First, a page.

THE ROYAL PHOTOGRAPHIC SOCIETY'S LICENTIATESHIP
The Royal Photographic Society Distinctions are recognised as some of the most prestigious in the photographic world. Licentiateship, the first level, is where the majority begin their quest for a Distinction, with the submission of a panel of 10 prints, transparencies or digital files for assessment.
Assessment criteria for all levels of Distinction are documented in the new Distinctions Handbook, which can be viewed on the Society’s website www.rps.org or a copy obtained by contacting the Distinctions Department. If you’re anything like me, when all else fails and as a last resort, you read the instructions! But I would highly recommend anyone applying for a Distinction to carefully study the relevant section of the handbook at the outset. The criteria outlined are concise and unambiguous and directly in line with the system employed by the RPS panel members and Chairmen in their assessments.
Four Stage Process
Photography is a classic combination of art and science, entailing a four stage process of Seeing, Taking, Making and Presenting, with technique being applied at every stage.
The “Seeing” stage involves imagination and creativity, what used to be called an eye for a picture, along with an appreciation of lighting.
In the “Taking” stage all aspects of camera craft come into play. A sound understanding of the camera controls of aperture and shutter speed to produce an exposure and depth of field appropriate for the subject is essential; as is lighting, that evanescent entity which can change a reasonable picture into a great one.
The “Making” stage, once restricted to the production of darkroom prints and art work on transparencies, now has virtually endless possibilities through digital imaging software. Don’t underestimate the creative potential of this stage. I am not only referring to the creation of psychedelic “masterpieces” but the subtle adjustments of tone and sharpness which can make all the difference.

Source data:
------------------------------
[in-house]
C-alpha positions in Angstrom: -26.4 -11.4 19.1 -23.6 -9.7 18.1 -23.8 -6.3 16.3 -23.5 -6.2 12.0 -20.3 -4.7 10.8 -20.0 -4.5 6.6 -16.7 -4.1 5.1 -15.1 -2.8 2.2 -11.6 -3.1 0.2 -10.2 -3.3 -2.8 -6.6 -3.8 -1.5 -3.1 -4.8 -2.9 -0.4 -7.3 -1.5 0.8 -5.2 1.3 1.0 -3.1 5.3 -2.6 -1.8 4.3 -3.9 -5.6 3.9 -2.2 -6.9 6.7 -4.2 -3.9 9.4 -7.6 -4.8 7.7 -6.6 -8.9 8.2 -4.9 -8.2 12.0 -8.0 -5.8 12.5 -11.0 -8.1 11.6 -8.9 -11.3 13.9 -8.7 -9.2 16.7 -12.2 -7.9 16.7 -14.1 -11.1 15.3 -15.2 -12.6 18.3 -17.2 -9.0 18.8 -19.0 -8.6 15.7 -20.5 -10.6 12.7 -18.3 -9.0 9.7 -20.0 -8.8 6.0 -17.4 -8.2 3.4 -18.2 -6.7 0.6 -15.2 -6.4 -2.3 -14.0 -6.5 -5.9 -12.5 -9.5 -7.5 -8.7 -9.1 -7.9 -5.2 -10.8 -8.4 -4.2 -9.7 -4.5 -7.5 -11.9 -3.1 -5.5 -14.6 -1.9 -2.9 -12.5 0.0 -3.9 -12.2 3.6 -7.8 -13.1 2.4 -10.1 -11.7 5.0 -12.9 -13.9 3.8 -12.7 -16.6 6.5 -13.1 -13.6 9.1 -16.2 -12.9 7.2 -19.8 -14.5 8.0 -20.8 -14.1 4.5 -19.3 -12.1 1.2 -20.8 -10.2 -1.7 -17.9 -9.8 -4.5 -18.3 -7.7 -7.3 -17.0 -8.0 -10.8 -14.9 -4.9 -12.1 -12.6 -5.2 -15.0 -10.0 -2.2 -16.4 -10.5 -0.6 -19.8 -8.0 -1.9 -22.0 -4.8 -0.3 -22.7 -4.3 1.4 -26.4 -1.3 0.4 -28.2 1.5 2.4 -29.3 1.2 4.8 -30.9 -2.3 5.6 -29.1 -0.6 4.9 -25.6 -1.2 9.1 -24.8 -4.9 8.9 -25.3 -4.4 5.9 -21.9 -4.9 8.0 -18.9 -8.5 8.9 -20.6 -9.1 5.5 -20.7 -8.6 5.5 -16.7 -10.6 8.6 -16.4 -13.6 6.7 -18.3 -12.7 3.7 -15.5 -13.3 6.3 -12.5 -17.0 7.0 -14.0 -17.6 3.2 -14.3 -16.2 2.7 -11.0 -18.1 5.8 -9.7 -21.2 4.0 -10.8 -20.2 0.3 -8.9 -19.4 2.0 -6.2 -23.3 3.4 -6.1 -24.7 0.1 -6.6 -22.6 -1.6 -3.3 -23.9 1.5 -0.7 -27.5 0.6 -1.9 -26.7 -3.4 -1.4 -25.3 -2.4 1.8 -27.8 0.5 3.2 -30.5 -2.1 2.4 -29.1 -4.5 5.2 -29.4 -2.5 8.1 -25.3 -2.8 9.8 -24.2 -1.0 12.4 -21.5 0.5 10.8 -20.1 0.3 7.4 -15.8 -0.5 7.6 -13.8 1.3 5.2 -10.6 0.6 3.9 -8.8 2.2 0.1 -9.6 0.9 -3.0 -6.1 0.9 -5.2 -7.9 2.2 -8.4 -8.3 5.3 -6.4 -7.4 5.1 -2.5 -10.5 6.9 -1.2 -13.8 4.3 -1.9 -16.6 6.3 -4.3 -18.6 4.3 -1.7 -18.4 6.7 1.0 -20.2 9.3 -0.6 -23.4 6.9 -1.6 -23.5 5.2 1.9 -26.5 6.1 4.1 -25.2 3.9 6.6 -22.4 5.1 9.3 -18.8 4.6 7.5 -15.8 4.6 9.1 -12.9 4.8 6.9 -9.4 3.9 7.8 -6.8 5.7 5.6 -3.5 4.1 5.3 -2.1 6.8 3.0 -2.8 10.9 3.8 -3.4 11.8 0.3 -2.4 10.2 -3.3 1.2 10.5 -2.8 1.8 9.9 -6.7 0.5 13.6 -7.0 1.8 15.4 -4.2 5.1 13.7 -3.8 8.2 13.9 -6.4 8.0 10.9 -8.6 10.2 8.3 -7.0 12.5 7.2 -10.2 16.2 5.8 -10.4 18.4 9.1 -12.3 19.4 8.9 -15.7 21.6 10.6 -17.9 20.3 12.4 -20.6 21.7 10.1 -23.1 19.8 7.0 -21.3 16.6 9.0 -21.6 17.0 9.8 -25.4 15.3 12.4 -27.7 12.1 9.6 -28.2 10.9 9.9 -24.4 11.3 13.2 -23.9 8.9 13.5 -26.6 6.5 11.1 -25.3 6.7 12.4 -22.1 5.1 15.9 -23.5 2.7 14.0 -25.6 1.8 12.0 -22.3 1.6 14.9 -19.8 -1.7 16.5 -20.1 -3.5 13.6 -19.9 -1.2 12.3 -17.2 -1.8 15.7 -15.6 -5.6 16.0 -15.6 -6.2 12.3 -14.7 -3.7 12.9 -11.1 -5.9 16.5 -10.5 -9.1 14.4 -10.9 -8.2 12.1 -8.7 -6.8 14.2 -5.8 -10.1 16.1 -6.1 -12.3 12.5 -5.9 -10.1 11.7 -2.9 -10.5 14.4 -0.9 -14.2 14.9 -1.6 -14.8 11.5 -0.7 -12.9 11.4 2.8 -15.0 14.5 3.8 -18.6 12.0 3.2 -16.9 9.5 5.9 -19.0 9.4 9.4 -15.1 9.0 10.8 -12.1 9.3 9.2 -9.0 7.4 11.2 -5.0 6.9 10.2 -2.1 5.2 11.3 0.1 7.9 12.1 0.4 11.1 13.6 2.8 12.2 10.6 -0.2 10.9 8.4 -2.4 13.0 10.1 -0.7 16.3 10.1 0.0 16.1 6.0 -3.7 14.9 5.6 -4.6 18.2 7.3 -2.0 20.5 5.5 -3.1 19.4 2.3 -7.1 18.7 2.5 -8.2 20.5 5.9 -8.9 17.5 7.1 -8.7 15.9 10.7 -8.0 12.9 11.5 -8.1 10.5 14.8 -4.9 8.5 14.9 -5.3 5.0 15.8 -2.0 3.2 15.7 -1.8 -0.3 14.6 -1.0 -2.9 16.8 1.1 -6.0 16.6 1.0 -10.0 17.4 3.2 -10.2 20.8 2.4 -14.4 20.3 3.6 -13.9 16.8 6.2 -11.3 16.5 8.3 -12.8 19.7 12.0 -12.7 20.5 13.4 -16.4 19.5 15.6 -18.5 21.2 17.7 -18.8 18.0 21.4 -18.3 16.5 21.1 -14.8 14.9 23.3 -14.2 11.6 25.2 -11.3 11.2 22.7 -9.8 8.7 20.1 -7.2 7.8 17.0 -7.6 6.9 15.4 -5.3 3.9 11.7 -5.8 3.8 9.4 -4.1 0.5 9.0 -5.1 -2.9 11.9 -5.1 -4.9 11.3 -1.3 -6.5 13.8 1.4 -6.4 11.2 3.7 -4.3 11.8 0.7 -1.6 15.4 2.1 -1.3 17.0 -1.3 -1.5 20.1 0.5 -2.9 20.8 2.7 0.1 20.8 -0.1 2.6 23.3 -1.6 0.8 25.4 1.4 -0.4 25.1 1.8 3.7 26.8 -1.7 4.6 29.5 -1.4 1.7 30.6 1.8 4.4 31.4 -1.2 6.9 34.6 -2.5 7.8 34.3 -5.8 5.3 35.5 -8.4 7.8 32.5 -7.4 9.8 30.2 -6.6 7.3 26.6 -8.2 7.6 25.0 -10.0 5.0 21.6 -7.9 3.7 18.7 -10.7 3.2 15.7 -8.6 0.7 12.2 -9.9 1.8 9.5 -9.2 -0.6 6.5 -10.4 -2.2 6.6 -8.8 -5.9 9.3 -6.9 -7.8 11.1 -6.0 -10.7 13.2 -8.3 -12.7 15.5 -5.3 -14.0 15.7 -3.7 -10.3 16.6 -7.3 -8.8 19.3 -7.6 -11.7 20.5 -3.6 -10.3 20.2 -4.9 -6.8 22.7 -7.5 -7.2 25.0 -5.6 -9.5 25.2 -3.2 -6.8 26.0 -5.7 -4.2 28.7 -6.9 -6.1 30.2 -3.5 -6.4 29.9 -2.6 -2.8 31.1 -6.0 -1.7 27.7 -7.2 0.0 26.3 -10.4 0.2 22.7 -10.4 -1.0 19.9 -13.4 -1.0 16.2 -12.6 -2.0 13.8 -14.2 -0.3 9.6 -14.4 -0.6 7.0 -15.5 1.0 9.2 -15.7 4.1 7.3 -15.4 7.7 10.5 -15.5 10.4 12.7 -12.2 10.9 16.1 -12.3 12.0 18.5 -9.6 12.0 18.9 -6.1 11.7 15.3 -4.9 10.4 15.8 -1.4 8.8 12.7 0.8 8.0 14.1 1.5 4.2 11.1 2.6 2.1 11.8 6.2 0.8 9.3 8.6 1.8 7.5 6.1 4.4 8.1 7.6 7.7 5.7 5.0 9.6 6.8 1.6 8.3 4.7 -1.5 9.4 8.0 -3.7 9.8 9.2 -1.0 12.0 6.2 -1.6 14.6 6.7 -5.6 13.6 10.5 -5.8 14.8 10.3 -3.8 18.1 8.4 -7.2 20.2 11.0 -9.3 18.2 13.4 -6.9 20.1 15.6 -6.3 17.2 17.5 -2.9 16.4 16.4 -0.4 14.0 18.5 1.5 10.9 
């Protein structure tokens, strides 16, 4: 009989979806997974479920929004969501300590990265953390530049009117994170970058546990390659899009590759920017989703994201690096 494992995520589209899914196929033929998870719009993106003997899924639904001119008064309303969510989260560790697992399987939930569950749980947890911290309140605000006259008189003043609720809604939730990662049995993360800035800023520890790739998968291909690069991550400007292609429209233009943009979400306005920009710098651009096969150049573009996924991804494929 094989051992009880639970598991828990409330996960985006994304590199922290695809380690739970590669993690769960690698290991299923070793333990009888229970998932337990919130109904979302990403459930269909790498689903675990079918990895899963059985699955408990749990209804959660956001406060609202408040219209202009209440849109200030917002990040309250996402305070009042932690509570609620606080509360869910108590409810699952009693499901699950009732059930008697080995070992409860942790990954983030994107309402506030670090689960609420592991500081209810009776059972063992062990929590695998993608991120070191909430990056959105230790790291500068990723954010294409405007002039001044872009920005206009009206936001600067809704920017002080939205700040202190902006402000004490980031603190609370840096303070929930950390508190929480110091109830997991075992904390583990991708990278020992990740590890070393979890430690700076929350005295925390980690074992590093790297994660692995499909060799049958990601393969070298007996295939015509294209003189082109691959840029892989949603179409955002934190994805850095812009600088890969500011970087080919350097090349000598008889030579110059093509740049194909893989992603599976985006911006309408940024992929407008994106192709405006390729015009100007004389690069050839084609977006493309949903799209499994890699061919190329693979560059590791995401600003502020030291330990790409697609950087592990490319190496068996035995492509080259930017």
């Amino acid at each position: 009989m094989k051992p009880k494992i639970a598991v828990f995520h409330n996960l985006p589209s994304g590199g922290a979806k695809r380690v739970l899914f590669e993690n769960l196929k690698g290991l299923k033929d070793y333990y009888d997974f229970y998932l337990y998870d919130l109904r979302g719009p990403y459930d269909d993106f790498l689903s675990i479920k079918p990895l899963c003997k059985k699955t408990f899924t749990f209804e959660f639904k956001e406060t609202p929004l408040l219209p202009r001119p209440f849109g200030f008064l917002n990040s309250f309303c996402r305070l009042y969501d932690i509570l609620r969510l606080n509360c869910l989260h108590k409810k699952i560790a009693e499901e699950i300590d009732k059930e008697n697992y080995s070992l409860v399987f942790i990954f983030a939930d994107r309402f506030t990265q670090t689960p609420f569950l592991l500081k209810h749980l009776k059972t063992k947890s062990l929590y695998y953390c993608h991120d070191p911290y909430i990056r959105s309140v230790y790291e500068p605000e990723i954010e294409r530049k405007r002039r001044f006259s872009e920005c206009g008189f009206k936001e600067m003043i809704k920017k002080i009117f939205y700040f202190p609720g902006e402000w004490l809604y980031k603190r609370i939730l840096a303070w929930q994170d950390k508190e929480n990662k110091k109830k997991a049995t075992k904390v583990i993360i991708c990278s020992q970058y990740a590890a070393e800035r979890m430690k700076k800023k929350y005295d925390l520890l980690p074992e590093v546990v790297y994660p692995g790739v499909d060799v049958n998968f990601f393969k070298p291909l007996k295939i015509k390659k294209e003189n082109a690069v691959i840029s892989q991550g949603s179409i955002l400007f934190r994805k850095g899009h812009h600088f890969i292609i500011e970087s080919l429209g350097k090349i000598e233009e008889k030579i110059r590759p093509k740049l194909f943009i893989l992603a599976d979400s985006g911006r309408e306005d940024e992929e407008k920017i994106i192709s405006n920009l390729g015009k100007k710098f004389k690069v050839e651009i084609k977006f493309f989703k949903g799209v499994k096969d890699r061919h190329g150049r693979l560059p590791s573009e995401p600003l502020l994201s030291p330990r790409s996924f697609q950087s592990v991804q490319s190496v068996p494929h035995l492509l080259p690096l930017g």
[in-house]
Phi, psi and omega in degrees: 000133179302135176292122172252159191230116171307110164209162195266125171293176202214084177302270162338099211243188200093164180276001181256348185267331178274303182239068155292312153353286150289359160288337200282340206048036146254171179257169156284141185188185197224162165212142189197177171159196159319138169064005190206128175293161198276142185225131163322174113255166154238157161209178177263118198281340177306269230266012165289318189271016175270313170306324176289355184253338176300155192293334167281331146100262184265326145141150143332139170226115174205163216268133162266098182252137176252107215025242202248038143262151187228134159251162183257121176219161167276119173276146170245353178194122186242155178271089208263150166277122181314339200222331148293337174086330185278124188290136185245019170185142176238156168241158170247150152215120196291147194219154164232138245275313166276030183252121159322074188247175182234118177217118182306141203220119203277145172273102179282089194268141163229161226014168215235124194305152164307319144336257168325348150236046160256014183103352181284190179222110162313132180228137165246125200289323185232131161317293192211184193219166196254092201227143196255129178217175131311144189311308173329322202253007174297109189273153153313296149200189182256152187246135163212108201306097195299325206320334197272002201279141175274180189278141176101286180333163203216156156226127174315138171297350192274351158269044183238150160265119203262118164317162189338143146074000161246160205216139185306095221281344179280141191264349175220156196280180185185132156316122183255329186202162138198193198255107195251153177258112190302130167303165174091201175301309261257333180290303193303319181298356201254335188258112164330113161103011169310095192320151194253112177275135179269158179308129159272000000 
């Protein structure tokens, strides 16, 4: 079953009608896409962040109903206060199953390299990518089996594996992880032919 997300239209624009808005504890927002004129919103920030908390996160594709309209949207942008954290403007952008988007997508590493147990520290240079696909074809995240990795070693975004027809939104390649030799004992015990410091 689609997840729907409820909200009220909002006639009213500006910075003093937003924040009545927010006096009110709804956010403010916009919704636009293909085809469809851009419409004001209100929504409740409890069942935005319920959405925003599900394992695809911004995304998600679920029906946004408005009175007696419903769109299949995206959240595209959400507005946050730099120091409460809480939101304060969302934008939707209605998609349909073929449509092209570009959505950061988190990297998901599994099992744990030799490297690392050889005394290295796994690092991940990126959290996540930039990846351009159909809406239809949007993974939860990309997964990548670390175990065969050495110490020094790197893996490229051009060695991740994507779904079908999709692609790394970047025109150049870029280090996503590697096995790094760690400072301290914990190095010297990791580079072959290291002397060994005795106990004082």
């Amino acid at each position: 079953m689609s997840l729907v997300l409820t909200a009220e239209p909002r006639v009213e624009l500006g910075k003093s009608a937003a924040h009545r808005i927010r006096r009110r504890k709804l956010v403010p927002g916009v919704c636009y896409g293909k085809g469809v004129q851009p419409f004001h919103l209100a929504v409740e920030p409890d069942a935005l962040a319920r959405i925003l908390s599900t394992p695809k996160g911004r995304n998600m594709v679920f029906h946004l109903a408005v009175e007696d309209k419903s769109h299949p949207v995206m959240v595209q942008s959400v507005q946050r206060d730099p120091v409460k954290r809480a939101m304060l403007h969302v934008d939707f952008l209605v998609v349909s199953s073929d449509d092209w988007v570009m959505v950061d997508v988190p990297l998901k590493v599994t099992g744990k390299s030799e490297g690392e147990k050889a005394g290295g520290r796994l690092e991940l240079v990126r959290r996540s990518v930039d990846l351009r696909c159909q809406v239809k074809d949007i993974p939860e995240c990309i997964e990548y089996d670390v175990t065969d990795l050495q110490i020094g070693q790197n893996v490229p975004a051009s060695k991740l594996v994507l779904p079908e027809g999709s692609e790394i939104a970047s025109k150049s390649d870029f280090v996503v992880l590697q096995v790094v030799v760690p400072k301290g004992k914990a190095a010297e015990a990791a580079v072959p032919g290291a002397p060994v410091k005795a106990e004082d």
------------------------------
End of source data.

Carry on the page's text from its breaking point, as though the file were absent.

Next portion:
“Presentation” is the final stage in the process and an opportunity through choice of image size and, in the case of prints, mounting, to really enhance the appearance of the submission.
In a nutshell the four stages comprise what we would all look for in any picture or sequence and the Licentiateship Panel is no exception.
Describing quality in an image is difficult to put into words but instantly recognisable when it is seen. Generally, a full tonal range with highlights and shadows well recorded is a good starting point. That said high and low key images which rely on a limited total range can be acceptable and quite stunning.
Accurate colour management to produce true colours is also essential, along with appropriate contrast and sharpness. Be very careful with the latter, over-sharpening is one of the great curses of digital imaging producing pixel and artefact problems and giving images an unreal look.
As often as it is mentioned, personal input to pictures is very important. It is an opportunity to show imagination and creativity. It can perhaps best be described as seeing rather than just looking; then making a selection, using the tools and techniques at your disposal, to eliminate distractions in order to let your subject dominate the picture. The resulting image will then be your picture, your interpretation and not simply a snapshot.
Variety, not necessarily of subject but of approach, technique and lighting is the key to success. One of the main areas for non recommendation is repetition. If images, no matter how good they are, display the same subject matter, technique and lighting they are the same picture.